Ultimately, “Rule 60(b) motions are viewed as ‘extraordinary relief which should be granted only where extraordinary justifying circumstances are present.'” Kiburz v. Sec'y, U.S. Dep't of the Navy, 446 Fed.Appx. 434, 436 (3d Cir. 2011) (quoting Bohus v. Beloff, 950 F.2d 919, 929 (3d Cir. 1991); accord Coltec Indus., Inc. v. Hobgood, 280 F.3d 262, 273 (3d Cir. 2002) (noting that Rule 60(b)(6), specifically, provides “extraordinary relief and may only be invoked upon a showing of exceptional circumstances.”). Importantly, “a motion under Rule 60(b) is not a second opportunity for the losing party to make its strongest case, to rehash arguments, or to dress up arguments that previously failed.” Smith v. Nogan, No. 17-259, 2019 WL 1435925, at *4 (D.N.J. Apr. 1, 2019) (quoting Kustom Signals, Inc. v. Applied Concepts, Inc., 247 F.Supp.2d 1233, 1235 (D. Kan. 2003); accord Balter v. United States, 410 Fed.Appx. 428, 430 (3d Cir. 2010) (finding district court did not abuse its discretion in denying relief under Rule 60(b) where motion “simply rehashed arguments” made in previous motions).

         Smith's present Rule 60(b) motion fails to present any credible “reason that justifies relief” from the Court's April 5, 2017 dismissal order under the foregoing standard. In that regard, Smith appears to be under the mistaken impression that because the substantive arguments raised in his § 2255 motion were, at least in his estimation, meritorious, it is irrelevant that he failed to present those claims to this Court in a timely manner. (See, generally, DE 23 (focusing almost exclusively on the strength of his underlying habeas claims).) With respect to the Court's prior equitable tolling ruling, Smith's present motion simply avers, in entirely conclusory fashion, that his habeas case “should be re-opened because this court incorrectly determined that his § 2255 [motion] was time-barred.” (DE 23 at 9.) This cursory statement, however, fails to credibly suggest, much less convincingly demonstrate, that the Court's denial of equitable tolling to Smith was incorrect. Nonetheless, says Smith, because the Court's April 5, 2017 dismissal of his habeas case was based exclusively on the untimeliness of his § 2255 motion, Rule 60(b) compels the Court to reopen this matter and consider the substantive arguments he raised therein. (Id.)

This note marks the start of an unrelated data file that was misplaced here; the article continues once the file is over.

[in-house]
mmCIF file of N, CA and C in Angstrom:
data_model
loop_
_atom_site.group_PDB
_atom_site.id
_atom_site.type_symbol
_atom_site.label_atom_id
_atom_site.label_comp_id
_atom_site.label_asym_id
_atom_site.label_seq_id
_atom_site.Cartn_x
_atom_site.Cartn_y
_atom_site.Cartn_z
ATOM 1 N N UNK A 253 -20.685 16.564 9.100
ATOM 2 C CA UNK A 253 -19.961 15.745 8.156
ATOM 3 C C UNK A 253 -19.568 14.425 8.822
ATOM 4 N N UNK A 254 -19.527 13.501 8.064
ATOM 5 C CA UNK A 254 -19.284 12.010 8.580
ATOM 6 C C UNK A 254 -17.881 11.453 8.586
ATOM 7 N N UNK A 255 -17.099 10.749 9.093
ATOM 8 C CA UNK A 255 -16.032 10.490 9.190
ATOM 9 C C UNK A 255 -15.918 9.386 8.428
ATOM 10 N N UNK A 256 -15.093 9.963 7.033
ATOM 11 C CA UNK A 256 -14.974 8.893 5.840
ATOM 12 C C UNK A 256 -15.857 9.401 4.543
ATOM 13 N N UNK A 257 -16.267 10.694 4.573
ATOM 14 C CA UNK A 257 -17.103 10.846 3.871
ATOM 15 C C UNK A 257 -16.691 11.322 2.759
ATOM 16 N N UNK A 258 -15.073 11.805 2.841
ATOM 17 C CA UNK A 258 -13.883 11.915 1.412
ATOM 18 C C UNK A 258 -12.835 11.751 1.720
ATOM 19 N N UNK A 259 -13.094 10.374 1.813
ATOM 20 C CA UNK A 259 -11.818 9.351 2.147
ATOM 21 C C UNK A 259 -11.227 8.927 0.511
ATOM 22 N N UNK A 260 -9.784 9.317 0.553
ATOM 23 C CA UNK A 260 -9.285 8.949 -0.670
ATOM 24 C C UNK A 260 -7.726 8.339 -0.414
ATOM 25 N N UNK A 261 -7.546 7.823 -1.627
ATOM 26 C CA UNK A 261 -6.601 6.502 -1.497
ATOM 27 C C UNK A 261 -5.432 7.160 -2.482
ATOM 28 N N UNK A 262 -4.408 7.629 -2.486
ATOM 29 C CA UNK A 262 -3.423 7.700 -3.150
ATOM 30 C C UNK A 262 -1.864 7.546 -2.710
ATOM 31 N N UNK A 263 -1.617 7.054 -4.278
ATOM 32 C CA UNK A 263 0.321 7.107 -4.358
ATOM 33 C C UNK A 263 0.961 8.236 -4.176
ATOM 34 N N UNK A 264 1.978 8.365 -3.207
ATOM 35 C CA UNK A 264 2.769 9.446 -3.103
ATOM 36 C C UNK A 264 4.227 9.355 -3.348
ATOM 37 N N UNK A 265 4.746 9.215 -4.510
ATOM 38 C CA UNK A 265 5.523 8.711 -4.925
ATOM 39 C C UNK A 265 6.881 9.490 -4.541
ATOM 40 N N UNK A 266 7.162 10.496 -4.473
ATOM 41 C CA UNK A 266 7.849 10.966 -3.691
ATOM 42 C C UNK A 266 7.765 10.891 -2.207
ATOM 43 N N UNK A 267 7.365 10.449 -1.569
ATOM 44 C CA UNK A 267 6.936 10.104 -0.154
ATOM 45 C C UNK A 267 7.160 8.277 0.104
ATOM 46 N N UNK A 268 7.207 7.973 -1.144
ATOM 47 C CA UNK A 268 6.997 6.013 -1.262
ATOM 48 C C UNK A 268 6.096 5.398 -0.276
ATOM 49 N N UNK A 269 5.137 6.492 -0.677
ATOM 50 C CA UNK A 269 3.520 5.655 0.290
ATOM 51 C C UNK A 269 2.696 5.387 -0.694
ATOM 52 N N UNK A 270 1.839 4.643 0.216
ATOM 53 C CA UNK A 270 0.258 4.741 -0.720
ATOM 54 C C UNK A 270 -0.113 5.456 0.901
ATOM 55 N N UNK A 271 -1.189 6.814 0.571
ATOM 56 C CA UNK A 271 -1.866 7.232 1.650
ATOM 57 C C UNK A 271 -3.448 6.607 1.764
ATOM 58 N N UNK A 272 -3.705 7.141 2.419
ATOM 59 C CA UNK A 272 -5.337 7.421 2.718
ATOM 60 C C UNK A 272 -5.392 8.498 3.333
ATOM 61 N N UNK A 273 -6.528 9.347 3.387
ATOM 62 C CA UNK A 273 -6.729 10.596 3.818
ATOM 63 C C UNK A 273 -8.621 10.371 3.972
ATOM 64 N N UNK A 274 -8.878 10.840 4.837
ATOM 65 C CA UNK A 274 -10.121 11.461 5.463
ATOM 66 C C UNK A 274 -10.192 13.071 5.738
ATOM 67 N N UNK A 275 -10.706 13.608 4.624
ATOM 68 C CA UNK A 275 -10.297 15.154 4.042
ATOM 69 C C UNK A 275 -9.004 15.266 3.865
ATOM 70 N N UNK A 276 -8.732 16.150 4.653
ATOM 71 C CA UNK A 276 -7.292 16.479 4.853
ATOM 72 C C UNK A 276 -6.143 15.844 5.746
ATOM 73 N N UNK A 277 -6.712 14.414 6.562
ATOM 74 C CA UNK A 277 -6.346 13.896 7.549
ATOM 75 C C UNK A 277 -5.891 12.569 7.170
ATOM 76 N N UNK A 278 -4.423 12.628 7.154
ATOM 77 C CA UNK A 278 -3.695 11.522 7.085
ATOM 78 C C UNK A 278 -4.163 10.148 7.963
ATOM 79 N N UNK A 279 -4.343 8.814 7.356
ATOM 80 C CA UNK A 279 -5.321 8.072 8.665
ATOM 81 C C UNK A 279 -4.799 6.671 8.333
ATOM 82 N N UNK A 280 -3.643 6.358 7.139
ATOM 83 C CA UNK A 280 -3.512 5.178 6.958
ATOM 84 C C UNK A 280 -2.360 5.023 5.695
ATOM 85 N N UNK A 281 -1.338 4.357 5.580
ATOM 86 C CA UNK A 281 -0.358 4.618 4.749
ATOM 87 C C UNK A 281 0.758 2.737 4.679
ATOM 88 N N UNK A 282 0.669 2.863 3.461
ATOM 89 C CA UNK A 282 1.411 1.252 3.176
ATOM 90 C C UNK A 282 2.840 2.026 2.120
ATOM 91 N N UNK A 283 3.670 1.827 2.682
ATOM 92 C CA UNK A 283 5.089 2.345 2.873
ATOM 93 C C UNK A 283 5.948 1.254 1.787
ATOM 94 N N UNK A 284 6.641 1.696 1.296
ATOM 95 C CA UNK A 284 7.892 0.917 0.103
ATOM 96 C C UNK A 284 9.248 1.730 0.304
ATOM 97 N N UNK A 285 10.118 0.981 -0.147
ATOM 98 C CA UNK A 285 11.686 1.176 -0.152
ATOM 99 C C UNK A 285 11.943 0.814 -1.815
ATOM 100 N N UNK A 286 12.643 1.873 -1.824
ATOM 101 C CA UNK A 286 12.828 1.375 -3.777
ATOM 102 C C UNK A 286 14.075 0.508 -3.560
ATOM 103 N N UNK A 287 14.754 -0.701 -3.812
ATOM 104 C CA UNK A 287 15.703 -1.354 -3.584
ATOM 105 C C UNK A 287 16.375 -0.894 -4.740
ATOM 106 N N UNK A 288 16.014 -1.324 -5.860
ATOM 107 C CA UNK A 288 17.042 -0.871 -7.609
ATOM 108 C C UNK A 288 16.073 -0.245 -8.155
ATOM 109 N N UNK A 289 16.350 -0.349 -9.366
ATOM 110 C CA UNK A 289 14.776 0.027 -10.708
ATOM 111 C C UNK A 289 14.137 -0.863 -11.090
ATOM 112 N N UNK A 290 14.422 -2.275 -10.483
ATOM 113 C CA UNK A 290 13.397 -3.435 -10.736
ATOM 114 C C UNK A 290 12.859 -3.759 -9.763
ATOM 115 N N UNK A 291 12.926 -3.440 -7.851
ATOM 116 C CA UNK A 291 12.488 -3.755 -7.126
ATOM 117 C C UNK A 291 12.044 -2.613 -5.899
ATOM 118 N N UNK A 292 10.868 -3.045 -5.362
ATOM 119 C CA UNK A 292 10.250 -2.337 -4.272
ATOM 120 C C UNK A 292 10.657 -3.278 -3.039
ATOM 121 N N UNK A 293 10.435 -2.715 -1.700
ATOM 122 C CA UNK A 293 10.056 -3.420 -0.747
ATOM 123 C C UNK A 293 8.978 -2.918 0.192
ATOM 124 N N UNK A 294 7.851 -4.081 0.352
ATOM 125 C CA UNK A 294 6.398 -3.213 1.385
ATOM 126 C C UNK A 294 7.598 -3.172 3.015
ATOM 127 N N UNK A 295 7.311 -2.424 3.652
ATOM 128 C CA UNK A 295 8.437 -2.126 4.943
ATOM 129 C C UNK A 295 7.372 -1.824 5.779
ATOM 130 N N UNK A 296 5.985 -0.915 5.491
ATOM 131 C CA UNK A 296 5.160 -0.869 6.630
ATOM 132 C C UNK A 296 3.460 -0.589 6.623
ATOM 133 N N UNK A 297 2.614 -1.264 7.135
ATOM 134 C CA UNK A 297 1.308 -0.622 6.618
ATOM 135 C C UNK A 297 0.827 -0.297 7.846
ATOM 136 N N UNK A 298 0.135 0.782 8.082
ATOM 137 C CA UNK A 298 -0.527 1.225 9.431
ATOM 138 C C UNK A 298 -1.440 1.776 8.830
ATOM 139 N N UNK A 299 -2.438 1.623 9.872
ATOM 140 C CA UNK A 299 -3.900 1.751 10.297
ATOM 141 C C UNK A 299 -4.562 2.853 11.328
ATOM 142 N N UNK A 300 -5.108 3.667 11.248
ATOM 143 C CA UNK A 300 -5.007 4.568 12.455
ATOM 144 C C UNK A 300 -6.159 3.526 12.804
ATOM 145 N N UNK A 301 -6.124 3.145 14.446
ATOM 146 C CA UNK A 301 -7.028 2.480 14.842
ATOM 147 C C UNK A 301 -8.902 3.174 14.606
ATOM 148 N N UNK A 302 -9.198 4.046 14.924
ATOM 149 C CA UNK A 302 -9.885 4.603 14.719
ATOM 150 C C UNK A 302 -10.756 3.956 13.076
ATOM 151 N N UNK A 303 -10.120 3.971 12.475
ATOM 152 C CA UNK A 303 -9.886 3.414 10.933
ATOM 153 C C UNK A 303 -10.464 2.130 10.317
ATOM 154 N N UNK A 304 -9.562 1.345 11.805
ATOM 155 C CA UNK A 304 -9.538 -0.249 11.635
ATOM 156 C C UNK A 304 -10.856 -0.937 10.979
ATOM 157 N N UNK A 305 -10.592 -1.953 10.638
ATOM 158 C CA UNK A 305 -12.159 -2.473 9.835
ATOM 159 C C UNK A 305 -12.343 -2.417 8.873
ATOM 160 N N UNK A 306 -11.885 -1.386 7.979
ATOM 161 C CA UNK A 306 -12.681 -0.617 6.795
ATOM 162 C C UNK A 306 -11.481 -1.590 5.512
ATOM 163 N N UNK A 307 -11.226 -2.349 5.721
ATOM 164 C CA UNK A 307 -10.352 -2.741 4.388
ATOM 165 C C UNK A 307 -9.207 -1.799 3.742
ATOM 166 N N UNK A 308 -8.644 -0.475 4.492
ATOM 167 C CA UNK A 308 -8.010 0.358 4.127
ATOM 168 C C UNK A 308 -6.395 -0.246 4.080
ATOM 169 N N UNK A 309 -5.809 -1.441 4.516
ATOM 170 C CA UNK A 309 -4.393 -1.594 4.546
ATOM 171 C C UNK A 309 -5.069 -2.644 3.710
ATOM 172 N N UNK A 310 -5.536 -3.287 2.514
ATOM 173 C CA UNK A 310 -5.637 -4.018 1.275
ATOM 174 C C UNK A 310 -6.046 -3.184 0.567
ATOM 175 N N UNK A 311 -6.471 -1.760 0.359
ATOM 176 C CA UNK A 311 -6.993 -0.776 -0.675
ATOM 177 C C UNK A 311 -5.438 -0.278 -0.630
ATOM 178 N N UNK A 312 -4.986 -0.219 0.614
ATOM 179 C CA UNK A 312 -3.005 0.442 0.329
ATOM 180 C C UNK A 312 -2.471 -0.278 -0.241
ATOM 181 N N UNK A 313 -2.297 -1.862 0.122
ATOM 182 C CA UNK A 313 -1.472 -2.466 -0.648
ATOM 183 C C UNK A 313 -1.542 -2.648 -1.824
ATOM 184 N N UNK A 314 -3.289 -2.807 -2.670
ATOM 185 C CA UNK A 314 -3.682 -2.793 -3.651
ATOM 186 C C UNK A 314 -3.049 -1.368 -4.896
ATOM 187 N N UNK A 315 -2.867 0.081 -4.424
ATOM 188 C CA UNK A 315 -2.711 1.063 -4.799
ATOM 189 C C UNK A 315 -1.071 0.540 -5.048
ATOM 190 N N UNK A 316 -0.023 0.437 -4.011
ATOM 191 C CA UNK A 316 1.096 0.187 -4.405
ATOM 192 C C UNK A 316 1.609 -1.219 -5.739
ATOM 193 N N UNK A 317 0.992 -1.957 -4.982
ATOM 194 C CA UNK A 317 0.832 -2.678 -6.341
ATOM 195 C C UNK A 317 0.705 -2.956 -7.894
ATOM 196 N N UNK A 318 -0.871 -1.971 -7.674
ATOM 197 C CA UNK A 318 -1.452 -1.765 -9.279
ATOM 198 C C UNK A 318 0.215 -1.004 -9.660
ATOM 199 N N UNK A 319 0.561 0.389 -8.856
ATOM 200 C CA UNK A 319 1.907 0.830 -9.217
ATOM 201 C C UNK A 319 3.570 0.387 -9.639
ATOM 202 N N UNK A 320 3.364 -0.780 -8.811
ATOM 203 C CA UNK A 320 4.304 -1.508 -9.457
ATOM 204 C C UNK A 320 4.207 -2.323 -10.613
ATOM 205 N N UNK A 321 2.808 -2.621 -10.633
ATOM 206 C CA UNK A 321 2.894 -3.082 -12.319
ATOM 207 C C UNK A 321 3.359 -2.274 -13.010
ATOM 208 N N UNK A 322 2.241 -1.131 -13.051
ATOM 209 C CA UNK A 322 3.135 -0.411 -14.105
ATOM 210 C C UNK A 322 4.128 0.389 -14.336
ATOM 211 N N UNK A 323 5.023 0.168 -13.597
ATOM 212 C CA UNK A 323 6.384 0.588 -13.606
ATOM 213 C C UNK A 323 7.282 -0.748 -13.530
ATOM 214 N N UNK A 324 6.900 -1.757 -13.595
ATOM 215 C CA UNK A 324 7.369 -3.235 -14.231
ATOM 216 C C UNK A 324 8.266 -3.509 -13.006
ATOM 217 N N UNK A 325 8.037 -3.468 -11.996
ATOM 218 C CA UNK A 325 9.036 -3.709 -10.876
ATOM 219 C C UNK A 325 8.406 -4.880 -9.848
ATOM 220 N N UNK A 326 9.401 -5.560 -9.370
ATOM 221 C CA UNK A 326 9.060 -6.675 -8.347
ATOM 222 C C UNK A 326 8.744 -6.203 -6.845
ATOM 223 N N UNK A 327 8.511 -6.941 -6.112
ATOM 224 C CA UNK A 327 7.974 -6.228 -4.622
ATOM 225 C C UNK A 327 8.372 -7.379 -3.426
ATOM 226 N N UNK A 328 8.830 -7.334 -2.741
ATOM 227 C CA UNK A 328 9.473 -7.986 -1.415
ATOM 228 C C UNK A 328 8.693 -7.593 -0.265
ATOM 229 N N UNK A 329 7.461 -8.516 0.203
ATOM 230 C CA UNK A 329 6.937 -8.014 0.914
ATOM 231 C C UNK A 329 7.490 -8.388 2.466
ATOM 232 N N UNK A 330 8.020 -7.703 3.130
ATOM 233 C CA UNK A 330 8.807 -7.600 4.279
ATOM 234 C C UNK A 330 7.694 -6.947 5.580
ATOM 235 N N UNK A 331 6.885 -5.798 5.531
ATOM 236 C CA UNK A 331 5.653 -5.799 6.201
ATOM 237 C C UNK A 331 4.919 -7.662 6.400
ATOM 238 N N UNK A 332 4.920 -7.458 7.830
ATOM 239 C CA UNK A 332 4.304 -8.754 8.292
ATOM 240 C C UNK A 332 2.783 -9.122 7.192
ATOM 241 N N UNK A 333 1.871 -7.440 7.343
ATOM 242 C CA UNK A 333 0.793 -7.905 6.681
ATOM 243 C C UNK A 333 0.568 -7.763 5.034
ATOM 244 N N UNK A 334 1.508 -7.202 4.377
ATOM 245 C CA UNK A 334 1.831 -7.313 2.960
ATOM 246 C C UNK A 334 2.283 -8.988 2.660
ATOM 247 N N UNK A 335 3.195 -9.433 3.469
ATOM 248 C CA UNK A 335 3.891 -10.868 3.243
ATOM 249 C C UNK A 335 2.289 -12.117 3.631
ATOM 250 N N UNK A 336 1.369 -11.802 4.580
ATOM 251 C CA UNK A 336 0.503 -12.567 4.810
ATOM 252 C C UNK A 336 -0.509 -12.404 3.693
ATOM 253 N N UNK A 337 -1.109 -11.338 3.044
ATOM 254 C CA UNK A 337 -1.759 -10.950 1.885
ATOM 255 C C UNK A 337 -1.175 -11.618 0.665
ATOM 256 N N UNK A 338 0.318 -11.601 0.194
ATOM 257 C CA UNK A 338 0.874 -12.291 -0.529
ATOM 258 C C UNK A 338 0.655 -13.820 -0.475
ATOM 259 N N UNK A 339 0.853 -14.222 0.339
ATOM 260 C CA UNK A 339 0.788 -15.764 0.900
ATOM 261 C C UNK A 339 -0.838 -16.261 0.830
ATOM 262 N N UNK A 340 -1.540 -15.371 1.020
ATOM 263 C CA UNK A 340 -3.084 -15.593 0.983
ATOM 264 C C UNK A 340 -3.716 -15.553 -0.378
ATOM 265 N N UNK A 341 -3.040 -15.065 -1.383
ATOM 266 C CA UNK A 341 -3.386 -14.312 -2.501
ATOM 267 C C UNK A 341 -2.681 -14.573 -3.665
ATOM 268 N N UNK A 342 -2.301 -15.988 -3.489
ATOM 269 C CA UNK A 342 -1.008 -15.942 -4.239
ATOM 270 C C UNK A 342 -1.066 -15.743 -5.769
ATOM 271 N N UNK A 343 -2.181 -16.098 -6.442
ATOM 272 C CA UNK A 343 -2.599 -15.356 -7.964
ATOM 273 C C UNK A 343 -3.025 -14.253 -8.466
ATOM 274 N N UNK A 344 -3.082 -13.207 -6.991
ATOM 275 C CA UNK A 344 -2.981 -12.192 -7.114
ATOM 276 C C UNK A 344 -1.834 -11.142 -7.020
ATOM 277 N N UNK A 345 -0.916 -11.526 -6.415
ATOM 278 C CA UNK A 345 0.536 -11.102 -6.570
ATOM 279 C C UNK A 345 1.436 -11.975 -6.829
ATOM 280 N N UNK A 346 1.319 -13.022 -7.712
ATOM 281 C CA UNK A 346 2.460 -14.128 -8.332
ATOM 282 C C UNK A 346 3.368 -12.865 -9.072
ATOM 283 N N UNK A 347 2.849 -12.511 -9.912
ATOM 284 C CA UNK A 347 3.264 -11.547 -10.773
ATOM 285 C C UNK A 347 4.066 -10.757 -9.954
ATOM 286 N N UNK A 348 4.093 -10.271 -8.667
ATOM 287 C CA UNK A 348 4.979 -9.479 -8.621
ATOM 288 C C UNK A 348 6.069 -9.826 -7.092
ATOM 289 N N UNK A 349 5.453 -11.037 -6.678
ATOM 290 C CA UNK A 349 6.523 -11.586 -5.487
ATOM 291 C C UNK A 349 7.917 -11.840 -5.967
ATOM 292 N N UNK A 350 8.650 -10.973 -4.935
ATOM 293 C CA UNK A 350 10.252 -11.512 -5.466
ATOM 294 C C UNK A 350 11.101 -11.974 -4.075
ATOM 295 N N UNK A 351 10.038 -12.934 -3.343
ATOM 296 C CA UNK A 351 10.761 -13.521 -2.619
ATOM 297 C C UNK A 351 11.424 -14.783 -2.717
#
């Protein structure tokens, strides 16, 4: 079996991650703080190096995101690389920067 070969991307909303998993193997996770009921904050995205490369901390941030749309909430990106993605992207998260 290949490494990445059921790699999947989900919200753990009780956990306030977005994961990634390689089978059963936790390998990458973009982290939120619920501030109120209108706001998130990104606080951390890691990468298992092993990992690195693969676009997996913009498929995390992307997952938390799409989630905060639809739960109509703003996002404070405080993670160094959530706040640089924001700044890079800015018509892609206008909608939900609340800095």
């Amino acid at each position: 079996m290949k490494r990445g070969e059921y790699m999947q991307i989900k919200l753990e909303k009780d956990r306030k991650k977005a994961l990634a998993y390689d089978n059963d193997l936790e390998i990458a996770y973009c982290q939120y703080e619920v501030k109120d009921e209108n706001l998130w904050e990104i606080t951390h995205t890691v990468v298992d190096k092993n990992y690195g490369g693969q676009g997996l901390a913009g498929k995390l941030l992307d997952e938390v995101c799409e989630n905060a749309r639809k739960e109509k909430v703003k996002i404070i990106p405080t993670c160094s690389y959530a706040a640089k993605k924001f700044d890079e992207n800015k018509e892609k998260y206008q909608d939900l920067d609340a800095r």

The Court disagrees. Timeliness is a threshold issue that habeas courts address before considering the merits of a petitioners' substantive habeas claims. Here, this Court - and the Third Circuit - concluded that equitable tolling did not save Smith's otherwise untimely § 2255 motion. This threshold finding obviated the need for the Court to address Smith's substantive habeas arguments. More critically, Smith's disagreement with the disposition of his habeas case on timeliness grounds, standing alone, is not a basis to grant relief under Rule 60(b). See Wood v. Pierce, Civ. A. No. 11-1115-GMS, 2017 WL 7388491, at *1-2 (D. De. 2017) (denying Rule 60(b) relief to movant who argued “that the [district] court erroneously denied his [habeas pleading] as time-barred” where: (1) the Third Circuit previously affirmed dismissal of his petition as untimely, and (2) his Rule 60(b) motion “merely assert[ed] his disagreement with the court's decision to deny his petition, and expand[ed] upon an argument the court already considered and rejected”); Ceo v. Klem, Civ. Action No. 07-3177, 2007 WL 2458029, at *1-2 (E.D. Pa. 2007) (denying Rule 60(b) relief where court previously dismissed movant's habeas petition as time-barred and the Third Circuit affirmed that dismissal). Smith's Rule 60(b) motion is accordingly denied.

         IV. ...